The IVIG (and similar) approach is also difficult – we do not really know exactly how large a role inflammation actually plays in developed CRPS. Other pain conditions also exhibit increased inflammatory markers – perhaps its more of a generic response to a certain “state of being”. The brain and the inflammatory factors interact in many complex ways and we know that inflammation, mood, exercise, pain, etc etc all influence each other immensely! Perhaps when an approach like IVIG works, it may reflect that inflammatory factors/the immune system DO play a great role in that person. Perhaps in others, however, they may not play as great a role in maintaining CRPS.

    All very interesting and stimulating questions. We’ll keep at it…

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    Laura Reply:

    Hi again Luke – thanks so much for the reply here. You mention your interest in why most CRPS patients recover and some don’t – out of interest, have you any statistics on that? As patients, most of us are told at some time that ‘most people recover’ that ‘it will burn out’ and phrases to that effect, but as someone using internet forums to connect with other patients, we see very few stories of improvement.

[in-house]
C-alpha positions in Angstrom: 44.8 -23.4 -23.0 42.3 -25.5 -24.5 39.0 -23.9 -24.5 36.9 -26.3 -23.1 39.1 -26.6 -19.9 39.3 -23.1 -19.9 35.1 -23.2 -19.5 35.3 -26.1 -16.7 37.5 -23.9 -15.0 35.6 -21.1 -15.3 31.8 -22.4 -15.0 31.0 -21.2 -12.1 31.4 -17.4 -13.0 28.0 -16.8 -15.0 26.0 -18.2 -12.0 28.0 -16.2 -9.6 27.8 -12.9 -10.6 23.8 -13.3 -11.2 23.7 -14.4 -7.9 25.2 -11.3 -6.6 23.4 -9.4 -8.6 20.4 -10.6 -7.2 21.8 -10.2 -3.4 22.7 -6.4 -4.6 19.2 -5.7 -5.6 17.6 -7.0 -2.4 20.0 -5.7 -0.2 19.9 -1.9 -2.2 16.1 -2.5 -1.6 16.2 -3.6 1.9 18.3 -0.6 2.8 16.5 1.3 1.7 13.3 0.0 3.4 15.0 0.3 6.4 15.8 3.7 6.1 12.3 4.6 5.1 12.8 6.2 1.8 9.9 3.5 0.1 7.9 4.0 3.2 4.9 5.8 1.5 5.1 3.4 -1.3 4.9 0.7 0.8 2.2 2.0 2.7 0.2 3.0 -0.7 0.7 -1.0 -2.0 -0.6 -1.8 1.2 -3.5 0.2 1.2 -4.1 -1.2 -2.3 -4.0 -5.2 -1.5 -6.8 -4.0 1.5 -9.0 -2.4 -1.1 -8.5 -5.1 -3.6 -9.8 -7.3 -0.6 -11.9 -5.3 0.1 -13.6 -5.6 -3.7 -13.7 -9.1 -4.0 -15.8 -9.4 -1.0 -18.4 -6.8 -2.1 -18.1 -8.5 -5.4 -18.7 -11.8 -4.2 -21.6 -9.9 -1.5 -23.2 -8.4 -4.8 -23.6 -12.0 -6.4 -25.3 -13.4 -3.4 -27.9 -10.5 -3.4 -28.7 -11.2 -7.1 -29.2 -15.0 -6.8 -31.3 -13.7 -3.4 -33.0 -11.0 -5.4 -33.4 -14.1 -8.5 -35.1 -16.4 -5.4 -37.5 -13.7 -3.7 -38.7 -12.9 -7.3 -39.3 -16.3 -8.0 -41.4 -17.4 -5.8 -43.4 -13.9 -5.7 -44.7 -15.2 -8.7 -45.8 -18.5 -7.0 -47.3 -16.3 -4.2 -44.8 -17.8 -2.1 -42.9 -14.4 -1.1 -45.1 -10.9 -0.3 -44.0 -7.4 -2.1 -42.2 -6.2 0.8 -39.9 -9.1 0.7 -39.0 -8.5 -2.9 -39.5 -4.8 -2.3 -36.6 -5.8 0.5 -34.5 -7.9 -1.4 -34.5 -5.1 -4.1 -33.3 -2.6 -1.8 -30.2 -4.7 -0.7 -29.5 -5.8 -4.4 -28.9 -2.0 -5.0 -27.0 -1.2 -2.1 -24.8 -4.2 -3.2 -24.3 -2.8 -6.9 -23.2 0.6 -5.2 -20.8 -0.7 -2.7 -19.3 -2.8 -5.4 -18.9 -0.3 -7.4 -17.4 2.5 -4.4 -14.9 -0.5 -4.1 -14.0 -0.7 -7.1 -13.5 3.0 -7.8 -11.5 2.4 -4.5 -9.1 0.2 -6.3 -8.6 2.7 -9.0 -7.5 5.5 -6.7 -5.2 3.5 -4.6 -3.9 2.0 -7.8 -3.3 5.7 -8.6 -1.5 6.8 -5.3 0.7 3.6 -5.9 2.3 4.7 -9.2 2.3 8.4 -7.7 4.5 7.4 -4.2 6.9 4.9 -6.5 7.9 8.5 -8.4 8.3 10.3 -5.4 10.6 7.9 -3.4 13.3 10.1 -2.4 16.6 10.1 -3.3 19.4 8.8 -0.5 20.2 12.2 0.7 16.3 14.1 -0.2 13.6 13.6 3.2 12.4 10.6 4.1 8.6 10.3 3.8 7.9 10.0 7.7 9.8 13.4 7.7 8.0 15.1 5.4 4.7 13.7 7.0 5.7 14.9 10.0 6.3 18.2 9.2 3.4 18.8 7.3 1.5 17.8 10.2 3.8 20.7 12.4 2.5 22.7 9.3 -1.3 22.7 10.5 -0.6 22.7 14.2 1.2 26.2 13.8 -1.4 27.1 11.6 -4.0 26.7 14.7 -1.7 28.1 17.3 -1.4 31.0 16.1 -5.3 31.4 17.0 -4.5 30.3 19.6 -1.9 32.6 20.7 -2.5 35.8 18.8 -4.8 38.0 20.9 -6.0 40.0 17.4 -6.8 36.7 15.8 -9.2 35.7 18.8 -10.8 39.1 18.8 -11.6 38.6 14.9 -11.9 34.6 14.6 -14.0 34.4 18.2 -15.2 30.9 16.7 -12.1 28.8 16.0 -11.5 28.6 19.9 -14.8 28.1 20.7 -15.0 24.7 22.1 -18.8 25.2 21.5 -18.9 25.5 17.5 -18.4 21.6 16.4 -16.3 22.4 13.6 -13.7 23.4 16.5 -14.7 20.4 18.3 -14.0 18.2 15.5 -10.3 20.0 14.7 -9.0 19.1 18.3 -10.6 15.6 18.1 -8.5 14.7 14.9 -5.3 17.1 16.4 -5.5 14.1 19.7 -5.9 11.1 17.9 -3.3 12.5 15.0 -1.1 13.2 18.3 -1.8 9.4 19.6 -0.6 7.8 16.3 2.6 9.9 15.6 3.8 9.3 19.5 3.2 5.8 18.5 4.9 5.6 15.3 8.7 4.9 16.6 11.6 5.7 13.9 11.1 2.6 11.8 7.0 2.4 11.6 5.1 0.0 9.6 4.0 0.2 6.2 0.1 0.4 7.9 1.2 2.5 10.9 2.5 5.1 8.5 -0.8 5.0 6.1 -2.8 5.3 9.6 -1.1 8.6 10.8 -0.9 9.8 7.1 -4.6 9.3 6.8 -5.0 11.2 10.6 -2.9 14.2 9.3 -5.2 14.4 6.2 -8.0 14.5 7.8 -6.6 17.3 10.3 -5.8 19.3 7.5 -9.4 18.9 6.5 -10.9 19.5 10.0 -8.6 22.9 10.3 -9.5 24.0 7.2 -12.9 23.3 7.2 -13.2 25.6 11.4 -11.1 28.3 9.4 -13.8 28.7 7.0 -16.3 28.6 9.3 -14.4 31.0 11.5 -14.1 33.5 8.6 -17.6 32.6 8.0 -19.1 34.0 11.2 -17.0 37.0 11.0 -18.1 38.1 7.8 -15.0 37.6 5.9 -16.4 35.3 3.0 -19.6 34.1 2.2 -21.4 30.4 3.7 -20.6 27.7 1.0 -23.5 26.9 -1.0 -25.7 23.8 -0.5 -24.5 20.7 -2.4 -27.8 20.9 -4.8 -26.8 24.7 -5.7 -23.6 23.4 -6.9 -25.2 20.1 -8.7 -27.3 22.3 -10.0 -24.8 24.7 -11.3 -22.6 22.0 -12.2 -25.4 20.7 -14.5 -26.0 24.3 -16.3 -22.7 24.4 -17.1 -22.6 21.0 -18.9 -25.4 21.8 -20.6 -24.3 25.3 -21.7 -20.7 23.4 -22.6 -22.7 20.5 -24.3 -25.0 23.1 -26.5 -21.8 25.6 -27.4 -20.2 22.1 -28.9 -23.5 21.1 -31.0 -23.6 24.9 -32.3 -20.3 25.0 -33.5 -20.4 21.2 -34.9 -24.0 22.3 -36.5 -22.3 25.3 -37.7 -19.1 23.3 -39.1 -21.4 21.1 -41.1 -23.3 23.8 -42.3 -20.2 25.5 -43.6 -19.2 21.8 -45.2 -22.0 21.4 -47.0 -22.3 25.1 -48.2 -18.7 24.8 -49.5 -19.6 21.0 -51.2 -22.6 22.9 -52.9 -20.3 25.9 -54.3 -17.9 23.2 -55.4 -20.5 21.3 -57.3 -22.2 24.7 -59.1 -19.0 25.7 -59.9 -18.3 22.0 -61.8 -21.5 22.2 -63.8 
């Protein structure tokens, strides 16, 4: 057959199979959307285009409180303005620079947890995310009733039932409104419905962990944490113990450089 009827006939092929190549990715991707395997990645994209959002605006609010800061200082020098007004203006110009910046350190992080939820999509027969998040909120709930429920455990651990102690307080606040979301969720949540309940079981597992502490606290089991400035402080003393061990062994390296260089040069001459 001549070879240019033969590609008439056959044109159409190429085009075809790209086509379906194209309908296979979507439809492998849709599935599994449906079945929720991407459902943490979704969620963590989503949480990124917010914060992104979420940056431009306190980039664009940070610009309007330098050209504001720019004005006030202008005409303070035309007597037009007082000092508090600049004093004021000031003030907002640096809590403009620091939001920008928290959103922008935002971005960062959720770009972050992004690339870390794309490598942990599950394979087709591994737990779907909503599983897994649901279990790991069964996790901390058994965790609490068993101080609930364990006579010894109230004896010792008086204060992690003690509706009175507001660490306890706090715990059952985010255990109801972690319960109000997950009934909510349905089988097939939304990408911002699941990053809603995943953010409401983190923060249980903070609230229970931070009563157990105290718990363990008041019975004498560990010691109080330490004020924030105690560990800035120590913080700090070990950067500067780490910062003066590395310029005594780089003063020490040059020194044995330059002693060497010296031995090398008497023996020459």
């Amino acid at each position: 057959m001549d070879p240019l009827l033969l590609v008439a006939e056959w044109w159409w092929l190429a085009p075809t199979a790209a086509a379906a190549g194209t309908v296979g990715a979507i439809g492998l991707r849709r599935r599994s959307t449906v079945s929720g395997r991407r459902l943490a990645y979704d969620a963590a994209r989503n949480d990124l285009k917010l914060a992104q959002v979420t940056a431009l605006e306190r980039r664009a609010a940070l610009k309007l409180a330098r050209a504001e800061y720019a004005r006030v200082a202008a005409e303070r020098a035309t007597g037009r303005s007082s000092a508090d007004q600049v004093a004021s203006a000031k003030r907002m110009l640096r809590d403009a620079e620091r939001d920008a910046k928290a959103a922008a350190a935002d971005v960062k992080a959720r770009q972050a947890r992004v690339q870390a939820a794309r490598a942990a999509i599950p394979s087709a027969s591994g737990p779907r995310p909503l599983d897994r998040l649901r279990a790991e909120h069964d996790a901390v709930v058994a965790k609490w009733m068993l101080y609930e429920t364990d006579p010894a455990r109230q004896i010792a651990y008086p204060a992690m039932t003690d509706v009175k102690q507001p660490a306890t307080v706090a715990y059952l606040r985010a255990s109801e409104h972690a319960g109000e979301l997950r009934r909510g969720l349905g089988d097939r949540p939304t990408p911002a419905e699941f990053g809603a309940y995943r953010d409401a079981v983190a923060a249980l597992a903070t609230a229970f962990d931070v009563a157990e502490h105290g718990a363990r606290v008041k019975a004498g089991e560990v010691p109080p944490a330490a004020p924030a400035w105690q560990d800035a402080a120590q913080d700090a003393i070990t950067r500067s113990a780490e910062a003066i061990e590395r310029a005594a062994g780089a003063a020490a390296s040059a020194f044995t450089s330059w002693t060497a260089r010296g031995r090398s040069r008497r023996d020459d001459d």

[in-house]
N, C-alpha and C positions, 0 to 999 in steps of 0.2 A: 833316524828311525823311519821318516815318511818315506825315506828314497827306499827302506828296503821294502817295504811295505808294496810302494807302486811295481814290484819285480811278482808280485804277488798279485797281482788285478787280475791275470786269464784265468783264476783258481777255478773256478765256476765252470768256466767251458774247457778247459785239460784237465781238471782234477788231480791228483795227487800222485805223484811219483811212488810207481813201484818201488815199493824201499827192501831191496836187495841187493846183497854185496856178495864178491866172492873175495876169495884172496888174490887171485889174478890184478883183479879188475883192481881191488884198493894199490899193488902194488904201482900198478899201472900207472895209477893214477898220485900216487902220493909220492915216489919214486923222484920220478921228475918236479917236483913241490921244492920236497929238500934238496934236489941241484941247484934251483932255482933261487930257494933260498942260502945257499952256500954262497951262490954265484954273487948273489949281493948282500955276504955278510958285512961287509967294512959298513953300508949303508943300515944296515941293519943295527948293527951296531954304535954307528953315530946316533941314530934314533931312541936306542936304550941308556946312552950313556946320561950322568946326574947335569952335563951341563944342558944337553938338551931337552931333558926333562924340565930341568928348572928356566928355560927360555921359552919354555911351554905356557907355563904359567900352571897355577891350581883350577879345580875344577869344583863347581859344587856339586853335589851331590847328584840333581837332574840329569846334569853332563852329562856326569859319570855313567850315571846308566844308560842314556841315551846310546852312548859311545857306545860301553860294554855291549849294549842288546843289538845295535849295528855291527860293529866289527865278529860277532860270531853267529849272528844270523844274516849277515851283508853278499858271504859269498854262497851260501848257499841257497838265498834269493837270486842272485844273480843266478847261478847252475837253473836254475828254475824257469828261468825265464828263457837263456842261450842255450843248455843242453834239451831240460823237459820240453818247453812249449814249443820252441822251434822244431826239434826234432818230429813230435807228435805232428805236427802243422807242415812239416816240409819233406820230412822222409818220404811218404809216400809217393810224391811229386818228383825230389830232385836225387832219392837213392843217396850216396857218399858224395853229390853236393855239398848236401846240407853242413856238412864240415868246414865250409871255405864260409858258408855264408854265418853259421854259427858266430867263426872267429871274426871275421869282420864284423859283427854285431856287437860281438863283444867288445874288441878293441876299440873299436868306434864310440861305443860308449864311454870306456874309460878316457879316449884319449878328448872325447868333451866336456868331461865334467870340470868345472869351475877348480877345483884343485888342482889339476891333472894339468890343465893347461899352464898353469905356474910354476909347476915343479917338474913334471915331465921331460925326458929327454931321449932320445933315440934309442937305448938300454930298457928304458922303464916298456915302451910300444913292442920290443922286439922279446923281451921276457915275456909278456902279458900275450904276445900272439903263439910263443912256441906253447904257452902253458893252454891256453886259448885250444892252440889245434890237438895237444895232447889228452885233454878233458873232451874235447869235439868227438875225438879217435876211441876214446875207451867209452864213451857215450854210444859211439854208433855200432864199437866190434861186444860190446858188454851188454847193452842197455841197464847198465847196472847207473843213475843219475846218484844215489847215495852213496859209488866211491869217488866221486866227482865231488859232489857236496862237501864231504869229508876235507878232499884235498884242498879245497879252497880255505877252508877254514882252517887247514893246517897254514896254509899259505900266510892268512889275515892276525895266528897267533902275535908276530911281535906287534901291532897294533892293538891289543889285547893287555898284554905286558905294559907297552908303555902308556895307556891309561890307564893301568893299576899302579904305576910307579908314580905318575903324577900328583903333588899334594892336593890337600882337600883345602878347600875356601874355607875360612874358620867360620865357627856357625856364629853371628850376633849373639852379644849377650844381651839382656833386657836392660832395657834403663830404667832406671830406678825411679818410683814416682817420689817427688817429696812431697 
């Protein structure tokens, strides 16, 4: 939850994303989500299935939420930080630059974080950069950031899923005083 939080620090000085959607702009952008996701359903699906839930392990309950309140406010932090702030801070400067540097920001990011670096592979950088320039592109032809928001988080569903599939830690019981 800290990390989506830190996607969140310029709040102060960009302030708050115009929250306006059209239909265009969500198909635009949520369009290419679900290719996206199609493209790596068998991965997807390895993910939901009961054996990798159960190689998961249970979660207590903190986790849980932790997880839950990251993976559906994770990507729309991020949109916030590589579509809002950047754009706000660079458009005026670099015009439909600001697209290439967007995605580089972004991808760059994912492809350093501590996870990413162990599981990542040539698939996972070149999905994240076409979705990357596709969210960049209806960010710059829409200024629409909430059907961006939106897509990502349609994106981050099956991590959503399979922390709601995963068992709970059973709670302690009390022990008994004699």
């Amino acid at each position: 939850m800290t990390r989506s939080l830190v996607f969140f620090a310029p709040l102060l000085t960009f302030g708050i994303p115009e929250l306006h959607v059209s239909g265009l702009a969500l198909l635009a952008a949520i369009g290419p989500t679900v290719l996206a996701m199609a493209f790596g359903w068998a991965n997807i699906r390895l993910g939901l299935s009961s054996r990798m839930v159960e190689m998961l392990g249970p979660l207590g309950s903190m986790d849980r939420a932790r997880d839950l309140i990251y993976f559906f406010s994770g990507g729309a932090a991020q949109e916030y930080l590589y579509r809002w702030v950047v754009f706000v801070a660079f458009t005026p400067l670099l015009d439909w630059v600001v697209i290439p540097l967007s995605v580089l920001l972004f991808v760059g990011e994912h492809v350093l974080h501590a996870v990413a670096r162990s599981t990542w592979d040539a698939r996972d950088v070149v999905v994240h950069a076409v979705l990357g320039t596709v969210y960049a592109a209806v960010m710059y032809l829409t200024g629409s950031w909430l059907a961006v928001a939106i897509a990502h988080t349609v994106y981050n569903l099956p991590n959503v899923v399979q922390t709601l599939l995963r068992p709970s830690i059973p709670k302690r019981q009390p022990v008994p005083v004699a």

You also mentioned that your primary interest is in the formative stages of CRPS and in the inflammatory factors involved (am I reading you correctly here?). This is purely observation, but it always seems to me that we as patients have a much more difficult time with pain management – never mind remission, once any major inflammatory signs/symptoms start to subside and that real central sensitisation (if that’s truly what it is) process begins to take over. I apologise for starting to draw you off track here, but I’d be interested to hear your thoughts.

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  1. [...] Parkitny is interested in the development of CRPS and here he is talking about his work: click here Advertisement GA_googleAddAttr("AdOpt", "1"); GA_googleAddAttr("Origin", "other"); [...]

  2. [...] Luke Parkitny is a PhD student at Neuroscience Research Australia. He is researching some of the factors that play a role in the development of complex regional pain syndrome (CRPS). Luke joins the Body in Mind team with a background of clinical practice and research in Western Australia. He has rapidly cultivated an interest in all things pain and has very successfully exploited every opportunity to share this knowledge with other health professionals and lay-persons. Link to Luke’s published research and here he is in person talking about what he does. [...]

  3. [...] Link to Luke’s published research and here he is in person talking about what he does. [...]